came to TV in 2000, the Kevin Sorbo-starring show wasn't exactly a new idea: the then-late Gene Roddenberry had tried to get the same (general) story onto television more than once back in the '70s. There were a total of three telefilms made back in the day, and we filled you in
on the details of that history last fall, when the Warner Archive released two of those three "Andromeda
pilots." Those first two, both made with Roddenberry's involvement, were Genesis II
(starring Alex Cord) and Planet Earth
(starring John Saxon). The third and final one of these, 1975's Strange New World
(also starring Saxon), had not been made available at the time.
Yesterday, however, the Warner Archive
begun selling Brave New World
as one of their new releases for this month. It's one of several telefilms they began offering (but the only one we're specifically covering, due to it's loose connection with the multi-episode Andromeda
series that eventually followed). The cost is $19.95 for 97 minutes. Here's the studio description of the story, followed by the package art:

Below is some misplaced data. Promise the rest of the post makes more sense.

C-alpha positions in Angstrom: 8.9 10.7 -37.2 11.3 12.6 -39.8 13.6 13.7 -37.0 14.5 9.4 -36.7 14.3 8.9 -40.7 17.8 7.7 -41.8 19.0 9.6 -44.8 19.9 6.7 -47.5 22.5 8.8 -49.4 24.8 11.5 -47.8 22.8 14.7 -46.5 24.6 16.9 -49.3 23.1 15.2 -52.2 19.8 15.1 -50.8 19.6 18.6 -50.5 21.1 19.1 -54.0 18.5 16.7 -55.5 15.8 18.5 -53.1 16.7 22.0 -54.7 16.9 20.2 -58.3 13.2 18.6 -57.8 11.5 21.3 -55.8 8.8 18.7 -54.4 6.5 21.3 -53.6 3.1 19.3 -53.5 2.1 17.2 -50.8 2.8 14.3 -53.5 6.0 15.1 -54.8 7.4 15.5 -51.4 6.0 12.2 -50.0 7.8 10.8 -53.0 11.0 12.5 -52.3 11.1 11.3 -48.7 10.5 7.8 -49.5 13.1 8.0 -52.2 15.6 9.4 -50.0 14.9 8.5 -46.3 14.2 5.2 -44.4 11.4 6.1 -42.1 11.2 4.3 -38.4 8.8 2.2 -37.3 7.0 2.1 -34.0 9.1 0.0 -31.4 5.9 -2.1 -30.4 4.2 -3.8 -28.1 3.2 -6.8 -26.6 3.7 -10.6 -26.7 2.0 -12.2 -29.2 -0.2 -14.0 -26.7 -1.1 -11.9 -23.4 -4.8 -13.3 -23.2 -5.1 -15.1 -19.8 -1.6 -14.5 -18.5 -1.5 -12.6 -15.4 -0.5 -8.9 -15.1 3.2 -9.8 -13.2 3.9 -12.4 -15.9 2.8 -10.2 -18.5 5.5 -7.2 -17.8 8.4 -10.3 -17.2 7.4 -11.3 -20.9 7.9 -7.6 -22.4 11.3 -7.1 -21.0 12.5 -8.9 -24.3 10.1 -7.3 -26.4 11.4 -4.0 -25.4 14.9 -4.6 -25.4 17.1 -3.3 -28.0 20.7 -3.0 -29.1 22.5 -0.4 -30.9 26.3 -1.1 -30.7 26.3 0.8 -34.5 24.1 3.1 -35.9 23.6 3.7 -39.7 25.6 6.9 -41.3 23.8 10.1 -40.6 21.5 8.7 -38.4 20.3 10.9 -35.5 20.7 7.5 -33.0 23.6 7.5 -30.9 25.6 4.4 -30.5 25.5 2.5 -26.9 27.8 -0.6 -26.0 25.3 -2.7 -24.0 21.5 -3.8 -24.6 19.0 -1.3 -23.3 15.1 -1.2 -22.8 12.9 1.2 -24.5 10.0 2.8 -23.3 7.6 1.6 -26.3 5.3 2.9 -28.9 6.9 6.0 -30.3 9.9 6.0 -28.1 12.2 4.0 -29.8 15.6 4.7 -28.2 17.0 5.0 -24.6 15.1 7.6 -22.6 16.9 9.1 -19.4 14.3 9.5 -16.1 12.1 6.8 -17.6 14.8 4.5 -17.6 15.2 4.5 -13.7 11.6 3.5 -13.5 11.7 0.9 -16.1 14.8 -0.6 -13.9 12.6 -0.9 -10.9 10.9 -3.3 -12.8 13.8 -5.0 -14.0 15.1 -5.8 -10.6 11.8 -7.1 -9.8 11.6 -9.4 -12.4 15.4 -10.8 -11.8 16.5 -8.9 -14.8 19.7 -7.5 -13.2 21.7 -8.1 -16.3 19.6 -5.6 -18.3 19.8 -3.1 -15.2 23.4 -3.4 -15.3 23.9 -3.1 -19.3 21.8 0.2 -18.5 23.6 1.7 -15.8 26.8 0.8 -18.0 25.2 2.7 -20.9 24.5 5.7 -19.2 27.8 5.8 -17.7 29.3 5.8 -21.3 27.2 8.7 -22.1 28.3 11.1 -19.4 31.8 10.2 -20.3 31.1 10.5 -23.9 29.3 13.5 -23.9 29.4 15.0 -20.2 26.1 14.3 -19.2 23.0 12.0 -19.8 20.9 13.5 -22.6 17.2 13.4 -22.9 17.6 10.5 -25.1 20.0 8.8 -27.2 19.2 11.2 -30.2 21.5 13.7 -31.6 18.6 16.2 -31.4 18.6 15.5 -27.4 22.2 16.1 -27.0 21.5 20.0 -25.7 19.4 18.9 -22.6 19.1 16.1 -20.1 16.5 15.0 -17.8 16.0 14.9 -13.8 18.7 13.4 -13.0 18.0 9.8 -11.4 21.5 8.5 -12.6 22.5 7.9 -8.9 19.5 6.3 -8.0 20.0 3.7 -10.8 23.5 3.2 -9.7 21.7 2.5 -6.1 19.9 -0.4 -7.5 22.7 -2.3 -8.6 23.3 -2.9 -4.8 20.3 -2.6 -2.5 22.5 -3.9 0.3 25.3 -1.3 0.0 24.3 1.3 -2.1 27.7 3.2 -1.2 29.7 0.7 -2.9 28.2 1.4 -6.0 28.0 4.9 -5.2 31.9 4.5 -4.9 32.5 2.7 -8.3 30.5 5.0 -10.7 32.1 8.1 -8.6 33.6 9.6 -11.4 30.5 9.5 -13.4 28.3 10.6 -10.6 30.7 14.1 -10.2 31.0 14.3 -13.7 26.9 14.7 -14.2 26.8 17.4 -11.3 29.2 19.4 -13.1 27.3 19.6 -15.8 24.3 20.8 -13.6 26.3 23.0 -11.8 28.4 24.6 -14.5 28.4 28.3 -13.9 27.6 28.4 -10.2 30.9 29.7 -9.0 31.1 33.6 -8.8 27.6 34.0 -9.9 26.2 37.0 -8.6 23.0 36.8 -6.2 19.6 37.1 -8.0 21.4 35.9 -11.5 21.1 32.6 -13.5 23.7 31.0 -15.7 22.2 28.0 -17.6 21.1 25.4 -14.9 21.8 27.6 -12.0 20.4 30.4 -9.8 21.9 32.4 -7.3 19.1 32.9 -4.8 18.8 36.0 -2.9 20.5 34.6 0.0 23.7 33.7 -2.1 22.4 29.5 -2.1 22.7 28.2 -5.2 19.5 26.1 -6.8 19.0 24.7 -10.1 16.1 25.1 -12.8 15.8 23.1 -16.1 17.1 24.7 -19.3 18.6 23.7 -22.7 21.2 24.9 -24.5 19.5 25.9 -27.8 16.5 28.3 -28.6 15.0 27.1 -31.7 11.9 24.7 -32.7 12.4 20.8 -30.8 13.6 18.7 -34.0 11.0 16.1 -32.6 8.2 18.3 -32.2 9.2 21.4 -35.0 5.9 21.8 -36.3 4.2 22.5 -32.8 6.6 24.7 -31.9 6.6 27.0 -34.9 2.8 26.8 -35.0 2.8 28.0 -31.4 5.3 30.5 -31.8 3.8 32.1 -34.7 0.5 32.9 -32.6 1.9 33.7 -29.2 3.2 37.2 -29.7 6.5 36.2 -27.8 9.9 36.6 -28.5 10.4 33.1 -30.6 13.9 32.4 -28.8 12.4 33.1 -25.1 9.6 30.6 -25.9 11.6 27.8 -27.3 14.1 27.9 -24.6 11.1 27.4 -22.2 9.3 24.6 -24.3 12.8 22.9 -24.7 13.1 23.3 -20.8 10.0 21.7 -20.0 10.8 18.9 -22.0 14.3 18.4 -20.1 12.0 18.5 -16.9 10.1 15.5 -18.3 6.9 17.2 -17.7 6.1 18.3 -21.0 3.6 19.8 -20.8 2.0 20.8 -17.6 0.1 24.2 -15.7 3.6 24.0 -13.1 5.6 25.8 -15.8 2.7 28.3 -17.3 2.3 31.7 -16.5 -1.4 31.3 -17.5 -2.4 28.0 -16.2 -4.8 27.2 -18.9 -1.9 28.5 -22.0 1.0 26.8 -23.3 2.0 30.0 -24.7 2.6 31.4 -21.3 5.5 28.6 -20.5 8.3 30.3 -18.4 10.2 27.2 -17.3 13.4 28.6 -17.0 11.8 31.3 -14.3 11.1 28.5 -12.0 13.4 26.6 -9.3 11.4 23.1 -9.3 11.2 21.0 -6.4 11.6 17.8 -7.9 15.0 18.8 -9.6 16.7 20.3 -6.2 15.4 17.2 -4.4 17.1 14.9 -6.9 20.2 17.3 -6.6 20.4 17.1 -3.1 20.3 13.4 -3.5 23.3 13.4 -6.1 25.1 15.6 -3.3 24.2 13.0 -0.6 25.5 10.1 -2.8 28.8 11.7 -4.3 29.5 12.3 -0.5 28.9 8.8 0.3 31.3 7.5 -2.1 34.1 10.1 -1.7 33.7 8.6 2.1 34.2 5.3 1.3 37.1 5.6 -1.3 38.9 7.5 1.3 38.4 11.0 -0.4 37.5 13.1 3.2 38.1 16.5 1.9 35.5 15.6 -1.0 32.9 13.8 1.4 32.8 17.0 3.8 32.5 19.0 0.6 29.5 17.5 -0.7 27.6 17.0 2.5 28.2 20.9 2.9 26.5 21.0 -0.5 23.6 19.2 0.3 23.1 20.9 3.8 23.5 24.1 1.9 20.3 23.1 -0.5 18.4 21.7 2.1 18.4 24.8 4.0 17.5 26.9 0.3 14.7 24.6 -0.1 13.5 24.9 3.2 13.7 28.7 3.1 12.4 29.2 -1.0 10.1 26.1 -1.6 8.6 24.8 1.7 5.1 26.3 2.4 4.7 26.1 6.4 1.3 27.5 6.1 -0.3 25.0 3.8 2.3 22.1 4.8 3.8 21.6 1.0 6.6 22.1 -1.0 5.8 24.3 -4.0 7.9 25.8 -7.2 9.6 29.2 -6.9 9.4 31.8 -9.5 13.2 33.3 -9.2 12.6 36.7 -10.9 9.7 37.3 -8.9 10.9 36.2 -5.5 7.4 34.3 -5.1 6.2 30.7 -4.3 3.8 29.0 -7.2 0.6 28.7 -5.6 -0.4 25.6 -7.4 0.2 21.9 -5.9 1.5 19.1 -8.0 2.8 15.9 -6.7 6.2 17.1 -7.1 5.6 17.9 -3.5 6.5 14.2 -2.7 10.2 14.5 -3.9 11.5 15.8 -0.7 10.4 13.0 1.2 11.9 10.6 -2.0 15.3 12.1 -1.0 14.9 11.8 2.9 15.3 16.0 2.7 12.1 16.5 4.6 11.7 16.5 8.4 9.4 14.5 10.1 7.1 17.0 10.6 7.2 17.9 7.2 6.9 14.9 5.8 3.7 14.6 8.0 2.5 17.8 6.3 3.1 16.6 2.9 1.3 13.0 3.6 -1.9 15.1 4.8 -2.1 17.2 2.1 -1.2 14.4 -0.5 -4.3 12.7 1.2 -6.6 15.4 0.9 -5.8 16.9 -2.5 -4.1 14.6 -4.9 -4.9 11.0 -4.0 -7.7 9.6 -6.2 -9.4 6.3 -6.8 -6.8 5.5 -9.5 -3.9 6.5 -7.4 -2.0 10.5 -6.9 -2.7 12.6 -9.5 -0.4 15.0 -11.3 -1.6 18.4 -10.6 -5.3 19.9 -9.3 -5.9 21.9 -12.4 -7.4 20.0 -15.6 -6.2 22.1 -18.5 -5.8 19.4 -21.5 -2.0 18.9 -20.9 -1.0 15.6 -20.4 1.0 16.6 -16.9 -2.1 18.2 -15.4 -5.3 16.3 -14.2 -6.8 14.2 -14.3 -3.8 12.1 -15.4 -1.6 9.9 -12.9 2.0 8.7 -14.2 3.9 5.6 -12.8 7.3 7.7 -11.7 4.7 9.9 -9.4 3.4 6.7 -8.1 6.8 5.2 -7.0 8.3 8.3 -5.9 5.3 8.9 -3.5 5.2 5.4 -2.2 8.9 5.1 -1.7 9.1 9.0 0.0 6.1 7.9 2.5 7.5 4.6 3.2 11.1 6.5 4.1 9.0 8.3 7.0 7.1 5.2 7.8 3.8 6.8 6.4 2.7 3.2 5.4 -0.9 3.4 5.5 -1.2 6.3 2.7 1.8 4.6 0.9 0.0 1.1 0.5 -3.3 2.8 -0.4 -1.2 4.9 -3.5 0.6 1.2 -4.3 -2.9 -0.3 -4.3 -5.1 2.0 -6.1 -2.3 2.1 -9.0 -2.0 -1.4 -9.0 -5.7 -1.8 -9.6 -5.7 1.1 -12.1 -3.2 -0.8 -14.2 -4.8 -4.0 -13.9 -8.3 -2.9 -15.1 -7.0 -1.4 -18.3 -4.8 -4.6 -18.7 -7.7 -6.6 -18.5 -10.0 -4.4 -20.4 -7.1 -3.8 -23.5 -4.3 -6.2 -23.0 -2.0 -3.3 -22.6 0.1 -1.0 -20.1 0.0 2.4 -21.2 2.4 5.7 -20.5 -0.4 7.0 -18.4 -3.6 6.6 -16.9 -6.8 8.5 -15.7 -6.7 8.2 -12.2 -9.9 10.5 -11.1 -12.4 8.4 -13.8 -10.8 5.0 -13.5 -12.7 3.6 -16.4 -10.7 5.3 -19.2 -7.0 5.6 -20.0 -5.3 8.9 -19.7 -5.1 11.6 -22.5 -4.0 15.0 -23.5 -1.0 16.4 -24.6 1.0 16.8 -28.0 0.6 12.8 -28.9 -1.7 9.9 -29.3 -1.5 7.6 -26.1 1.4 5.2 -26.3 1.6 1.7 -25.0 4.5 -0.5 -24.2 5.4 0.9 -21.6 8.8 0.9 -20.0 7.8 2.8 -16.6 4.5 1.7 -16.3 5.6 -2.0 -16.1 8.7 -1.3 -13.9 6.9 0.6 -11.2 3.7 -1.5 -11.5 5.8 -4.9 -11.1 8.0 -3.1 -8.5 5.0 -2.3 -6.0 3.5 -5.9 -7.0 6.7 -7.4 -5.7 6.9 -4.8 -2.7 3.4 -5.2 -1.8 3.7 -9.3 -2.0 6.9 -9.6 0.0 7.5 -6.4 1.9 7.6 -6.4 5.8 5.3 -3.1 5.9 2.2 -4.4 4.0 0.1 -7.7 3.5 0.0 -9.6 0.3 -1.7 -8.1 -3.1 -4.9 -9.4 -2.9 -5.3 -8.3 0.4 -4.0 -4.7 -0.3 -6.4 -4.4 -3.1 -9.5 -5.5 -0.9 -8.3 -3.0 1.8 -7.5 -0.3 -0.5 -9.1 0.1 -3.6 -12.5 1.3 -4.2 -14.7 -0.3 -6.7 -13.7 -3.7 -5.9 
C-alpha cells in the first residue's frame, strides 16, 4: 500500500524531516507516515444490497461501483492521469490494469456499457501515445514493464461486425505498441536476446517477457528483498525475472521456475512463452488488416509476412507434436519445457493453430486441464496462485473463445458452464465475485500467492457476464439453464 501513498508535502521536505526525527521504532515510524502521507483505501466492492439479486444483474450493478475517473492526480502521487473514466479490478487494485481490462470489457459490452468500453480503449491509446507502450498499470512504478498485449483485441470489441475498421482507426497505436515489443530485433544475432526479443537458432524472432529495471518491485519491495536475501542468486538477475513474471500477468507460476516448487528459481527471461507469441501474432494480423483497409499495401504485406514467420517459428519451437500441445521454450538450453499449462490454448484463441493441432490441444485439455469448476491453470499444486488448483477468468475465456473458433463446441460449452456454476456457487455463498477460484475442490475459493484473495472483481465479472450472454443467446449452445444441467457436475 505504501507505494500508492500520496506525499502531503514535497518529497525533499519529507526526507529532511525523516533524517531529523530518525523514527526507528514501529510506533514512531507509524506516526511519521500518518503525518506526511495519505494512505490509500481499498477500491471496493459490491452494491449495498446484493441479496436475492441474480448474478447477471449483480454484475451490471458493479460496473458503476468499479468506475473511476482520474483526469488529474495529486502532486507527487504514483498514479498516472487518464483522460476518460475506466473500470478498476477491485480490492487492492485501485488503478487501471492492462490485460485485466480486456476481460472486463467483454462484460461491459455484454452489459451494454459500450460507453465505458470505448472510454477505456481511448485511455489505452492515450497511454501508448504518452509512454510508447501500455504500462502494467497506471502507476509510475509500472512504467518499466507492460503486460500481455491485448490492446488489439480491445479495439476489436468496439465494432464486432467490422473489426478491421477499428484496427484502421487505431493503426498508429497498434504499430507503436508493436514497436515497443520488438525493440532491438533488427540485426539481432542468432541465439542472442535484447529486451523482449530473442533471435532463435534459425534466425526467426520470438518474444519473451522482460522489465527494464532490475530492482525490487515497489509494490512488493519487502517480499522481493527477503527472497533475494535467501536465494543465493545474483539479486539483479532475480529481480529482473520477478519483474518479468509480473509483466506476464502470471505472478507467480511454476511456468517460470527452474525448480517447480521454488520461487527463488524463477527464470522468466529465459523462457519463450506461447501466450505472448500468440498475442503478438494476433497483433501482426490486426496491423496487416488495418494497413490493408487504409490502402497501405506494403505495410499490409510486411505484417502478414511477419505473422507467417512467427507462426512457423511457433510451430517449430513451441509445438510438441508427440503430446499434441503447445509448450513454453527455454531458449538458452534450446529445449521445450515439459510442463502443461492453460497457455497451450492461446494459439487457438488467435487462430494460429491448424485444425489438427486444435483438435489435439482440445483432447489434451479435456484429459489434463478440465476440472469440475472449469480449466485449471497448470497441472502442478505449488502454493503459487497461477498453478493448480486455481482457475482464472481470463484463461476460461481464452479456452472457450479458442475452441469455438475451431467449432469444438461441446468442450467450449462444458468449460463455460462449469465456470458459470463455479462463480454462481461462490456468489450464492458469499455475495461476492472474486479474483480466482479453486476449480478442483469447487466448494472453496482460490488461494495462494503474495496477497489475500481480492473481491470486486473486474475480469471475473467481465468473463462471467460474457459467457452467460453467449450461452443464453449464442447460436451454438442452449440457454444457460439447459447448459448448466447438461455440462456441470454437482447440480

Cult icon John Saxon (Enter the Dragon) battles clones, barbarians, beasts and more in this startling sci-fi adventure based on concepts developed by Gene Roddenberry, the visionary creator of Star Trek. After 180 years in a cryogenic freeze, a trio of astronauts returns to Earth, only to find giant asteroids have devastated the planet. Roaming across America's vast wastelands, they encounter weird new cities, strange civilizations and bizarre descendants of Earth's distant past. Co-written by Academy Award winner Walon Green (The Wild Bunch), Strange New World features foxy film femmes Martine Beswick (Thunderball), Catherine Bach (The Dukes of Hazzard) and 1974 Playmate of the Year Cynthia Wood (Apocalypse Now) in an otherworldly thriller where Earth itself is the final frontier.